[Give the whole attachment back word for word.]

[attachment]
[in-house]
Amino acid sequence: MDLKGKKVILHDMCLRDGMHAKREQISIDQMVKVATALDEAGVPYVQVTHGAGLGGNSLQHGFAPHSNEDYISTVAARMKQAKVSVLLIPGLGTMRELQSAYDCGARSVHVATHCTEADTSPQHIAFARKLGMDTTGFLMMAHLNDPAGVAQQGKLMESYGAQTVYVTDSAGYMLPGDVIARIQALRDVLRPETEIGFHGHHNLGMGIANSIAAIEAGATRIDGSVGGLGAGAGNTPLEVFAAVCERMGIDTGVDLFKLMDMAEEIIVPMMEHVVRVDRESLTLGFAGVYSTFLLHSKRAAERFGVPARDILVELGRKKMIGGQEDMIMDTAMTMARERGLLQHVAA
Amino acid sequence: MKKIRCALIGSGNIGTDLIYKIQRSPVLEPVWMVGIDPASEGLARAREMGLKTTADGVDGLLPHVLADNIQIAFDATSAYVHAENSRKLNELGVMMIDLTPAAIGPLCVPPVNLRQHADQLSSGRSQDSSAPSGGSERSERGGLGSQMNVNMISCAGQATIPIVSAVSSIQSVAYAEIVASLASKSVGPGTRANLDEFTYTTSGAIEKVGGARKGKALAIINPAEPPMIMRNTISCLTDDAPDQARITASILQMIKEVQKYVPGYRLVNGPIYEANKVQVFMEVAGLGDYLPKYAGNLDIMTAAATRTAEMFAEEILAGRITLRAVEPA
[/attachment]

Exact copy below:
[in-house]
Amino acid sequence: MDLKGKKVILHDMCLRDGMHAKREQISIDQMVKVATALDEAGVPYVQVTHGAGLGGNSLQHGFAPHSNEDYISTVAARMKQAKVSVLLIPGLGTMRELQSAYDCGARSVHVATHCTEADTSPQHIAFARKLGMDTTGFLMMAHLNDPAGVAQQGKLMESYGAQTVYVTDSAGYMLPGDVIARIQALRDVLRPETEIGFHGHHNLGMGIANSIAAIEAGATRIDGSVGGLGAGAGNTPLEVFAAVCERMGIDTGVDLFKLMDMAEEIIVPMMEHVVRVDRESLTLGFAGVYSTFLLHSKRAAERFGVPARDILVELGRKKMIGGQEDMIMDTAMTMARERGLLQHVAA
Amino acid sequence: MKKIRCALIGSGNIGTDLIYKIQRSPVLEPVWMVGIDPASEGLARAREMGLKTTADGVDGLLPHVLADNIQIAFDATSAYVHAENSRKLNELGVMMIDLTPAAIGPLCVPPVNLRQHADQLSSGRSQDSSAPSGGSERSERGGLGSQMNVNMISCAGQATIPIVSAVSSIQSVAYAEIVASLASKSVGPGTRANLDEFTYTTSGAIEKVGGARKGKALAIINPAEPPMIMRNTISCLTDDAPDQARITASILQMIKEVQKYVPGYRLVNGPIYEANKVQVFMEVAGLGDYLPKYAGNLDIMTAAATRTAEMFAEEILAGRITLRAVEPA